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AS English Language - Language & Occupation

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Izzy Mehmet

on 13 April 2014

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Transcript of AS English Language - Language & Occupation

Occupational Interactions
Interactions may occur between or among those within an occupation, or between those inside & outside (customers, clients, the “general public”). This distinction will significantly affect language choices.
Some uses are exclusive, because they shut out people who don't know them. This happens when doctors share a common lexicon (things like ECG, CAT-scan, myocardial infarction). It's opaque to outsiders, and meant to be. (Increasingly, outsiders are aware of this medical jargon, thanks to TV.) Some occupations promote neologisms. These may be used for competition or individual advancement within an organization (knowing the latest “buzz words”) rather than for linguistic efficiency.
AS English Language

Language and Occupation
David Crystal's Classification of Illocutionary Acts
Illocutionary acts:
the real actions which are performed by the utterance. Saying = Doing, as in betting, welcoming and warning.
A lot of the theories here can also be applied to Language and Power because of the general hierarchical structure of most workplaces.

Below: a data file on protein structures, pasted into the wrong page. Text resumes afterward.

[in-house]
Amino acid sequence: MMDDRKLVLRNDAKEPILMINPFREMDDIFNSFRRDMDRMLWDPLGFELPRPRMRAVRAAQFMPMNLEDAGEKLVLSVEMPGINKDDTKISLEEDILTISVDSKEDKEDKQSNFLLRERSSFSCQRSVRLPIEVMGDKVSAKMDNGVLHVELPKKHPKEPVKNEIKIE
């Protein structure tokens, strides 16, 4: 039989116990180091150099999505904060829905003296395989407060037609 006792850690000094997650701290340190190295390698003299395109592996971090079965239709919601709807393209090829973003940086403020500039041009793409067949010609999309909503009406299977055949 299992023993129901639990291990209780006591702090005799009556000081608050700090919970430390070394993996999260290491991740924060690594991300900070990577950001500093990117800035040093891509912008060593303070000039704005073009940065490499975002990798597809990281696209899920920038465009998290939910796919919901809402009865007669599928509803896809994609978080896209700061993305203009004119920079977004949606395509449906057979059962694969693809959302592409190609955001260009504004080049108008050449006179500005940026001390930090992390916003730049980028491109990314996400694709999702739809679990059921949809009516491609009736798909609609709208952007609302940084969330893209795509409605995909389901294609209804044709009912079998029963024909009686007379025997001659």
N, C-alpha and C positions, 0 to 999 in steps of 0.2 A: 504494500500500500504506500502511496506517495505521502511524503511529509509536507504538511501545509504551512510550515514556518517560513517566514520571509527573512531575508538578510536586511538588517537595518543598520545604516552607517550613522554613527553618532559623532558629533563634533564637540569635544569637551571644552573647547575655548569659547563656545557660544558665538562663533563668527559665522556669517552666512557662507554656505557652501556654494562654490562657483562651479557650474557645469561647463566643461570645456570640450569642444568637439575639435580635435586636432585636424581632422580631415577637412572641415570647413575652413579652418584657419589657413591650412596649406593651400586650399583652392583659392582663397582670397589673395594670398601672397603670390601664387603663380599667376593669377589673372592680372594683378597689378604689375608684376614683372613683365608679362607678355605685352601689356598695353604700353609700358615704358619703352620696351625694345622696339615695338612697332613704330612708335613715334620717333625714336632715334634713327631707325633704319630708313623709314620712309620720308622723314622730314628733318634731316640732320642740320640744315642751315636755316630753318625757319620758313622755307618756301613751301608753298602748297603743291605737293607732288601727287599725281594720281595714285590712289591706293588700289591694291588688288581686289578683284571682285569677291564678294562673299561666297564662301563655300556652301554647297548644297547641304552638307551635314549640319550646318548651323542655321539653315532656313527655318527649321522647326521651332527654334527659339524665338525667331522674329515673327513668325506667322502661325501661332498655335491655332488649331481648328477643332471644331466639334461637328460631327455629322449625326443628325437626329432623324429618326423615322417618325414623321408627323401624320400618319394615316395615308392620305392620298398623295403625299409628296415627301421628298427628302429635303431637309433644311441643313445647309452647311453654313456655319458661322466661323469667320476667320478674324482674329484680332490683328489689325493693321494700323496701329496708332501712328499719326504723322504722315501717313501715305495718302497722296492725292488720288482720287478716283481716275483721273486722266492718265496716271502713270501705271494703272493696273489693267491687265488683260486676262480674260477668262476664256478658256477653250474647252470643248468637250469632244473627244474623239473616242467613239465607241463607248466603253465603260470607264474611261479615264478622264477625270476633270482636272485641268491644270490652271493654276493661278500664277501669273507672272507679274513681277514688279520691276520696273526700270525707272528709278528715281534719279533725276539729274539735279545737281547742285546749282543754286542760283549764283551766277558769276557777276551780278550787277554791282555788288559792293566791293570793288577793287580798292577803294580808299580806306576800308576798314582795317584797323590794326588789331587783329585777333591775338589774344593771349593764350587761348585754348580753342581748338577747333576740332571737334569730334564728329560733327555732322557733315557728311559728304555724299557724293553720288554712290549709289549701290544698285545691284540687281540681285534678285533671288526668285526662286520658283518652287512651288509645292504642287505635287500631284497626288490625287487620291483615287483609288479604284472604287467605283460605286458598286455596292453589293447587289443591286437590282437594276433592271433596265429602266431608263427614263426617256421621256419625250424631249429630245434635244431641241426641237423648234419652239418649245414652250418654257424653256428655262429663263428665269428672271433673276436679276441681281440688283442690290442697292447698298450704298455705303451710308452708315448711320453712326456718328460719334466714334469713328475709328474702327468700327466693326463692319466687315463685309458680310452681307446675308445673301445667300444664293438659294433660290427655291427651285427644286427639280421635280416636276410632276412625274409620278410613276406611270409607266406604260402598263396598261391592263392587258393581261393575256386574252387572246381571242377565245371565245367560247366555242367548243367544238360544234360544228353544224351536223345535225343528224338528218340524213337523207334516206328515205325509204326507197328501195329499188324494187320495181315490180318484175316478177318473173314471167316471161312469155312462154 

Grice's Maxims, for example, can be applied to practically any text.
Language and Occupation relies mostly on tenor, and tenor is present in all the subsections of Presenting Self and it's only aspect which is specific to it is the idea of jargon, so as long as you remember that, you should be fine.
H.P Grice's Maxims
Quality:
Speakers should tell the truth, not say what they think false, or make statements without evidence.
Quantity:
Speakers should be as informative as necessary for conversation to proceed; don't say too little or too much.
Relevance:
Speakers should relate clearly to the purpose of the exchange.
Manner:
Speakers' contributions should be clear, orderly and brief, avoiding obscurity and ambiguity.
Functions of Language in Occupational Contexts:
Communicating information
Requesting help
Confirming arrangements
Instructing colleagues or employees
Making things happen

The language used in occupational contexts tends to be mostly transactional.
Austin&Seale's Terms
Presupposition:

Inference:

Implicature:
What is already known or assumed

What the listener/reader understands or guesses

What the speaker/writer is implying or suggesting
Representatives:
The speaker asserts a proposition to be true, using verbs: affirm, believe, conclude, deny, report.
Directives:
The speaker tries to make the listener do something, with verbs like: ask, beg, challenge, command, dare, invite, insist, request.
Commissives:
The speaker commits themselves to a (future) course of action, with verbs such as: guarantee, pledge, promise, swear, vow, undertake, warrant.
Expressives:
The speaker expresses an attitude to or about a state of affairs, using verbs: apologize, appreciate, congratulate, deplore, detest, regret, thank, welcome.
Declarations:
The speaker alters the external status or condition of an object or situation, solely by making the utterance: I now pronounce you man and wife, I name this ship, I sentence you to be hanged by the neck until you be dead.
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